The Confrontation comes out of the vibrant 'German' (really also French, British, and Italian) school of 'gamer's games'. Since most American gamers will be unfamiliar with this type of game, having grown up on Monopoly, Life, Clue, and Risk, it's nice to see this one so widely avaialble. Unlike these games, The Confrontation is very tightly balanced, so that only careful play can reliably win -- and careless play is always punished. Every move matters, so that play is always engaging; but the simple rules and engrossing theme keep the game from becoming sterile. Moreover, what makes this game really great is that it is accessible to all ages. Kids from 6 up can master it and win against adults. (And in a pinch, there are extra 'powers' included -- like Shadowfax or Palantir-- that can be used as handicaps.)
In short: One of the best new two-player games available (by perhaps the best game designer ever, Reiner Knizia); fast, easy to learn, and attractive -- with a fun and well-delivered theme. What more could you ask for! A superb introduction to quality European-style games for all ages.
This is currently one of my favorite games. It is at its best when it is played between the same two players multiple times. Because the opponent's strategy is initially hidden, it helps to know what his tendancies have been in previous games. In my experience, the game becomes richer with multiple plays against the the same opponent, as each contestent tries to infer from previous games his opponent's present strategy. One finds oneself in an increasingly elaborate 'Battle of Wits' as in 'The Princess Bride'. It's a great object lesson in Game Theory, for those interested in mathematical economics.
Amazing. The rules are so simple. The subtle differences between pieces (retreat sideways/retreat back). The vast differences between sides. The astounding balance. So many games seem to boil down to a few pieces on the map and 1 move about to determine the whole thing - and that move a psychological struggle. Was he brave enough to move Frodo first?
You can't play just once - good thing its fast.
Love Lord of the Rings? Love a good short 2 player game? This one fits the bill.
My teenage kids love it and my old die hard war gamming buddy of many years thought it was a lot of fun. We were both amazed at how a simple game really does capture the feel of the books. As the Fellowship player you see that as far as the strength of your characters go, your lacking next to the Dark Power player. As the Dark Power player you know you've got the Fellowship player out gunned, but don't assume that will guarentee victory.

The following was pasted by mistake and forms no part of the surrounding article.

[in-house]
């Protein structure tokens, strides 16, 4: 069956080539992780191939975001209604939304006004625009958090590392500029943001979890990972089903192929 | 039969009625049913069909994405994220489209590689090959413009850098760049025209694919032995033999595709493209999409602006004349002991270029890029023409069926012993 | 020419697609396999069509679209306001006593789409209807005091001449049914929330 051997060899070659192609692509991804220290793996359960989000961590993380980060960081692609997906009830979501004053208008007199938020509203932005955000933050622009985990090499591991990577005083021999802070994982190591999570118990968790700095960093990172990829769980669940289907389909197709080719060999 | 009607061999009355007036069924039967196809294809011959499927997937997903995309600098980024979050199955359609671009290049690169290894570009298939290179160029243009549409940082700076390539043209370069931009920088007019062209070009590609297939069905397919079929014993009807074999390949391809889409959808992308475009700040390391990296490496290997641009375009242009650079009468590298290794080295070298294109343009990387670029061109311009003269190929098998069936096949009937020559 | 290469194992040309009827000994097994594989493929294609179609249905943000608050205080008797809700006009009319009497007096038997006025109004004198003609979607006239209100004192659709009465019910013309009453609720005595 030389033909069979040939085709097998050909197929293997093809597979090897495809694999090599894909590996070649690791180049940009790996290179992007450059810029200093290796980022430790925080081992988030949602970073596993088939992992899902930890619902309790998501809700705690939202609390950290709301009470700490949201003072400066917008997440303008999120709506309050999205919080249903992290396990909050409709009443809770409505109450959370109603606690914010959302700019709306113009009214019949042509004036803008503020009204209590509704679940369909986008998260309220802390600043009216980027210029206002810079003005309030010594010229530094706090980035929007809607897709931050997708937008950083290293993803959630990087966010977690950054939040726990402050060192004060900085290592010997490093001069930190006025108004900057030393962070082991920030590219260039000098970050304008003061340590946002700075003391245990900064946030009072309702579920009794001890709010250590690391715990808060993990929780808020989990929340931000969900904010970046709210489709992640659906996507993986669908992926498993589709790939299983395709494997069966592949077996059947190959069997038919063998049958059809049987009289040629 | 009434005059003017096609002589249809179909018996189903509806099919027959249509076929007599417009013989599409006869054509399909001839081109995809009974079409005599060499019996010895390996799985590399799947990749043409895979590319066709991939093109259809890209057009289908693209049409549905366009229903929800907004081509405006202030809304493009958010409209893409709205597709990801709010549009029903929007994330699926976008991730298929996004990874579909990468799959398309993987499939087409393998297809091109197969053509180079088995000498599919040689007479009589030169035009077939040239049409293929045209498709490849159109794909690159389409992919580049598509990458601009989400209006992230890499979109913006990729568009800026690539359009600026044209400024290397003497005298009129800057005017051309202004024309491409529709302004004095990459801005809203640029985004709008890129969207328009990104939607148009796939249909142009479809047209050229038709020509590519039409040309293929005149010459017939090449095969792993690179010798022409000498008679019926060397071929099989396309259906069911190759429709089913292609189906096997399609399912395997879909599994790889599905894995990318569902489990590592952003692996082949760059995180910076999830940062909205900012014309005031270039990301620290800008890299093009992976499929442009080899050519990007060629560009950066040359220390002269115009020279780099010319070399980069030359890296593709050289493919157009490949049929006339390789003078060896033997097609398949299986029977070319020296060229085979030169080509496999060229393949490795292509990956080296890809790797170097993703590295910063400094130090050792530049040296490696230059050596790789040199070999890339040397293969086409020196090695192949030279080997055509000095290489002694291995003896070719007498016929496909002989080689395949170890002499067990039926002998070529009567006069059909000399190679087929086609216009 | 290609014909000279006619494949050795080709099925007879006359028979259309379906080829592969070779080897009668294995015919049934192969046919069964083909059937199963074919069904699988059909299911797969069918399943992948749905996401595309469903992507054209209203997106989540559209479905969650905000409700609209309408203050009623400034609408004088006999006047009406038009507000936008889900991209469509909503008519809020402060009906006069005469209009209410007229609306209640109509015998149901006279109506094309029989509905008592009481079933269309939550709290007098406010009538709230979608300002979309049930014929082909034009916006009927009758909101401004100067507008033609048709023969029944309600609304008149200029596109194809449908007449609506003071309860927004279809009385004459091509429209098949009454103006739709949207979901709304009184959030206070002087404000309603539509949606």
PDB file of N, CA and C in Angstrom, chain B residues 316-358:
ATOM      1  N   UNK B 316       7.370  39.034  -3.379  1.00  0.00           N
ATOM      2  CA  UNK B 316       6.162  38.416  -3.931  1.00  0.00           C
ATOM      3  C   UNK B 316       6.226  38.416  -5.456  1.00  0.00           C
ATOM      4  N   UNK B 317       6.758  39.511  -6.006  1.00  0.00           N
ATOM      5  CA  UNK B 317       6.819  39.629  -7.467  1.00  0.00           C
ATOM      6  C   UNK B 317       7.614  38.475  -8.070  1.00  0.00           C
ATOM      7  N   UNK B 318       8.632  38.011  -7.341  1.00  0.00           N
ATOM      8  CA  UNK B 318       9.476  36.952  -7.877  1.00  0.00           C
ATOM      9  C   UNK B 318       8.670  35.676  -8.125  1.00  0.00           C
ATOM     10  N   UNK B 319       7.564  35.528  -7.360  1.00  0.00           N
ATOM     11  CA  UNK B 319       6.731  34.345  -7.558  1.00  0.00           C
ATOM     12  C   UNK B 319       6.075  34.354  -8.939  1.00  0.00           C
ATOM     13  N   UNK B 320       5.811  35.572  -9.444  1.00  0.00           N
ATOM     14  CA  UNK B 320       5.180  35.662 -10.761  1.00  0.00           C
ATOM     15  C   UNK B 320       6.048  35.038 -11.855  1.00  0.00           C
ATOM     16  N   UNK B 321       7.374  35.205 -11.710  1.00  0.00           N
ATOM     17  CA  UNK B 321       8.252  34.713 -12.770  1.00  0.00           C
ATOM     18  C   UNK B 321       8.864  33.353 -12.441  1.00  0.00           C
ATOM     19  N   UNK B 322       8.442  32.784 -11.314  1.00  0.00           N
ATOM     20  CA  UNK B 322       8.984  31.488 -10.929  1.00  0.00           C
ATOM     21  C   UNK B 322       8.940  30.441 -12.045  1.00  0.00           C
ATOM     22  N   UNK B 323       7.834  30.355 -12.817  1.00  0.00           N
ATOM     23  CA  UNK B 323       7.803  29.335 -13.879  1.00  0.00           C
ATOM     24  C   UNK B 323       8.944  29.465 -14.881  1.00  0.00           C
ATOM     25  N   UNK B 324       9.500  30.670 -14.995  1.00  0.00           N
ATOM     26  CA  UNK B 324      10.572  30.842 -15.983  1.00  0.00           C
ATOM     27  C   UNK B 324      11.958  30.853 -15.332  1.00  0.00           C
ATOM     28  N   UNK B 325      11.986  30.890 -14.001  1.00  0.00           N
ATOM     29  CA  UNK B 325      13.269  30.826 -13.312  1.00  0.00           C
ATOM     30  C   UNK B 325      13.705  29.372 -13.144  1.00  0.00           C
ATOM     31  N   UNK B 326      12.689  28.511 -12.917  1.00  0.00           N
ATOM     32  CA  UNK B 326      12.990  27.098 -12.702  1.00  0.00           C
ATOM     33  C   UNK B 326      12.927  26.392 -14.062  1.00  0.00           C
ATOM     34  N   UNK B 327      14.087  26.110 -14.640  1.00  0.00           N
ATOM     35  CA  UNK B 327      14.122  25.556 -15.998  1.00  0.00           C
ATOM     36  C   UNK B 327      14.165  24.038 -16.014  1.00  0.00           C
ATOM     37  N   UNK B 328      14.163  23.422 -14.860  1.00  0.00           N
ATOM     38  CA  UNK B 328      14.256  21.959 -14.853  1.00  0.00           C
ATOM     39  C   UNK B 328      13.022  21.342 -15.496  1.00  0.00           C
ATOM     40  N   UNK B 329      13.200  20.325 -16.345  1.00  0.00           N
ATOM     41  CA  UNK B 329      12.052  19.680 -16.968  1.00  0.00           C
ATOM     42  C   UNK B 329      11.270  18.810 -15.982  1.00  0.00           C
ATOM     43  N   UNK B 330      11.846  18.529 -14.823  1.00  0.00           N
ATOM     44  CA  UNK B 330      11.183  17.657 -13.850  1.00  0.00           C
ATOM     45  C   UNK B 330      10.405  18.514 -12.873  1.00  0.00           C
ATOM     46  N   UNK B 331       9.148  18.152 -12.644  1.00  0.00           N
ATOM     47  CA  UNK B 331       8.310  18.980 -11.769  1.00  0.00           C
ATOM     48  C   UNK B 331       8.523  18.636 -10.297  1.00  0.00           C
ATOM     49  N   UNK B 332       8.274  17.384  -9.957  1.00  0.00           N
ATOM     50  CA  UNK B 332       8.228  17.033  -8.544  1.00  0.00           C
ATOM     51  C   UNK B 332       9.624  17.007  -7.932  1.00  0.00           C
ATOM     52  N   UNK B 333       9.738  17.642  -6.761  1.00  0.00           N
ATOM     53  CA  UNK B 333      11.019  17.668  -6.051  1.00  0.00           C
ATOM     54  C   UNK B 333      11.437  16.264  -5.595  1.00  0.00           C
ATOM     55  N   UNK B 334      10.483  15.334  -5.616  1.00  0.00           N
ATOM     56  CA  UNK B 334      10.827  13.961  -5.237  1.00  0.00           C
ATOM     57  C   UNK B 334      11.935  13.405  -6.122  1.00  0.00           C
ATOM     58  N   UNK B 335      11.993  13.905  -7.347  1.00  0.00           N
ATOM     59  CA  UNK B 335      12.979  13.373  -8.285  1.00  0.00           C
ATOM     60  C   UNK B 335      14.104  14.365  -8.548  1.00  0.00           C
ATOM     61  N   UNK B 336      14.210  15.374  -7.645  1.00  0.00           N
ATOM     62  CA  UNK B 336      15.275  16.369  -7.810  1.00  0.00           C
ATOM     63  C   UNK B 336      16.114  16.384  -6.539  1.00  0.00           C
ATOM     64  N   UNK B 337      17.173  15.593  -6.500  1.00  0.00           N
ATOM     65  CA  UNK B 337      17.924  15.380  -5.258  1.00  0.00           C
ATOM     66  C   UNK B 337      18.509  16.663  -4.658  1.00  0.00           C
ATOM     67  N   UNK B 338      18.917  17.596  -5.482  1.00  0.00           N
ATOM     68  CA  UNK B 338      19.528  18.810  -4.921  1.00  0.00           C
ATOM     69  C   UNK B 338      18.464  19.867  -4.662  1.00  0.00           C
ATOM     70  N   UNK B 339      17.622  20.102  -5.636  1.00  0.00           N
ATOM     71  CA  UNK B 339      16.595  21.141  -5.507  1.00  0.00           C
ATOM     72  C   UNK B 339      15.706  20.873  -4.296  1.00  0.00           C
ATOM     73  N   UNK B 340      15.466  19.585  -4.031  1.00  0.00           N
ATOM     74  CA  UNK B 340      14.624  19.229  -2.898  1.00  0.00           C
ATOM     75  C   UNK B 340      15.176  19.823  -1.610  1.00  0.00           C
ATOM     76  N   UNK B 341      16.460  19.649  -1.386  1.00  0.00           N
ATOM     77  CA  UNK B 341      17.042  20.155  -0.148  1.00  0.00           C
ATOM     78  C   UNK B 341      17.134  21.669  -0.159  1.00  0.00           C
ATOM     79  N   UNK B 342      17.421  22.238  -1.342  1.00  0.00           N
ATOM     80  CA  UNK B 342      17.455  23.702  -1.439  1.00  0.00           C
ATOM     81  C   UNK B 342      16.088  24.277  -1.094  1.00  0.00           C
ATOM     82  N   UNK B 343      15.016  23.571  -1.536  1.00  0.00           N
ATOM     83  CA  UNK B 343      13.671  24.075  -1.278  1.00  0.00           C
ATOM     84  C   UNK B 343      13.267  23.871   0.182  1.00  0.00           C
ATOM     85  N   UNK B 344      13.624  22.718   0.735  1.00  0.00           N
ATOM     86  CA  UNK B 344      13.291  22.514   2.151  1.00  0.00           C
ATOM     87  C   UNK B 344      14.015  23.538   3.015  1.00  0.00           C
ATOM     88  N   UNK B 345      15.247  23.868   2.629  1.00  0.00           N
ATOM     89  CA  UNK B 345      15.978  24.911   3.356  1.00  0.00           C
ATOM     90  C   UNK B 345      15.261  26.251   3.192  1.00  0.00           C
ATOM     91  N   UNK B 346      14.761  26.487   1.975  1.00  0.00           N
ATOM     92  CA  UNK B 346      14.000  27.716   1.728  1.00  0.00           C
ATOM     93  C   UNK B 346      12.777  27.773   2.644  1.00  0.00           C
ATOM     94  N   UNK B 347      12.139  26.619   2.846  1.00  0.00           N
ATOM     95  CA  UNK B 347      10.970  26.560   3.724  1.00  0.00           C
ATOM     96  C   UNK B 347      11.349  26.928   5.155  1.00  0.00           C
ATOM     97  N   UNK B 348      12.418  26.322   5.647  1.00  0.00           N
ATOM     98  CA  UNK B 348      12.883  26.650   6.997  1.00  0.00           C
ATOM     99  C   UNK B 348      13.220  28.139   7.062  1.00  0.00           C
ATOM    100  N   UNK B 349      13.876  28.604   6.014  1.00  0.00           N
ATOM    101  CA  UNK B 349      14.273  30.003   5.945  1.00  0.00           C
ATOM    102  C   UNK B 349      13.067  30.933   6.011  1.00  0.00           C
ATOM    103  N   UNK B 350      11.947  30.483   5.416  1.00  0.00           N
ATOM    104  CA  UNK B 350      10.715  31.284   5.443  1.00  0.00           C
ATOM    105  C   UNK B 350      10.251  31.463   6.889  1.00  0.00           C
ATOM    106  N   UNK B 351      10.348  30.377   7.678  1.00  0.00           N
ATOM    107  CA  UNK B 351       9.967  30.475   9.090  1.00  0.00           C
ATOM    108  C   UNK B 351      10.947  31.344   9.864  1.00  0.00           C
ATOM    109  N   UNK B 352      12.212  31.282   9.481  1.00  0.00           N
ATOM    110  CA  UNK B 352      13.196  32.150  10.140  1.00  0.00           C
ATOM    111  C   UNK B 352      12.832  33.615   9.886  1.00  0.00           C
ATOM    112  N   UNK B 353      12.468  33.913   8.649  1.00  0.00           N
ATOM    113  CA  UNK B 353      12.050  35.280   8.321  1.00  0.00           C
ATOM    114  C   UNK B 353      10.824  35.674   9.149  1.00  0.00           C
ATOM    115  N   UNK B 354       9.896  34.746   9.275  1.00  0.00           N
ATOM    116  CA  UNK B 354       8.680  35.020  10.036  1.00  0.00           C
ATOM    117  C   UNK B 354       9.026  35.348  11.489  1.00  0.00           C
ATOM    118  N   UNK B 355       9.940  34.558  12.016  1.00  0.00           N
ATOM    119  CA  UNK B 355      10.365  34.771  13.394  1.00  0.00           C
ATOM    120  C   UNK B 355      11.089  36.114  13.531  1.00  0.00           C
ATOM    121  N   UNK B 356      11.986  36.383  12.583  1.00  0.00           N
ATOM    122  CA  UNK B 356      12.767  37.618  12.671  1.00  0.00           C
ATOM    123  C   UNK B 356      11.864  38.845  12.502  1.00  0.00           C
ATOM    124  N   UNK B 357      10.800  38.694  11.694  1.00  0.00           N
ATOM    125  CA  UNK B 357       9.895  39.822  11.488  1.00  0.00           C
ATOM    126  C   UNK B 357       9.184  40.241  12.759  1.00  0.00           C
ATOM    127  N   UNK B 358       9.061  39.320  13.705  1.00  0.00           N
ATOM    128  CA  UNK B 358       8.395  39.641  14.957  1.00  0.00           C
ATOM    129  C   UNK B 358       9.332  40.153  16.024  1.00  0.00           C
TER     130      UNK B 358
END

The rules are simple but each character in the game has his own unique abilities. It's coming up with a plan on how to use each character to their potential that makes the difference. We also play with the variant cards as that seems to make the game more interesting.
Another job well done to the game designer! Game components are also a nice quality. Well worth the value.
There seems little point in rehashing the game mechanics (which have already been detailed in previous reviews) so let me simply rave about the wonderful way in which this simple game packs a huge amount of strategy and tension into such a quick game.
The forces are in direct opposition and although imbalanced in strength, have special abilities and modifiers that create a perfect match to one another.
Yes, the element of Stratego is present and the playing of the limited number of value cards reminded me a tad bit like the spice duels of AH's Dune game (which is GOOD thing) the game itself does not seem derivative or a simple abstraction with the LOTR license tacked on after the fact.
Ironically I find the gaming experience in this simple package to be far more satisfying than the full-blown LOTR board game. (and the cost is a bargain!)
Just wanted to add to the praise for this tightly designed, clever, well-themed gem. Very fun, quick to play, and does a good job of evoking a LotR 'feel.'
The graphics by John Howe are very nice and the components are of very good quality. This is the nicest production value I've seen out of Fantasy Flight Games and I hope they continue in this direction. Good job!
Well worth the modest price.
I just finished my sixth game of Confrontation tonight and can't really come up with a single serious criticism of it, especially considering the price. I would have to say this is my favorite two player game next to Battle Cry. And that's comparing it to Starship Catan, Battleline, Castle, Carcassone, Hera and Zeus, Caesar and Cleopatra, and Lost Cities.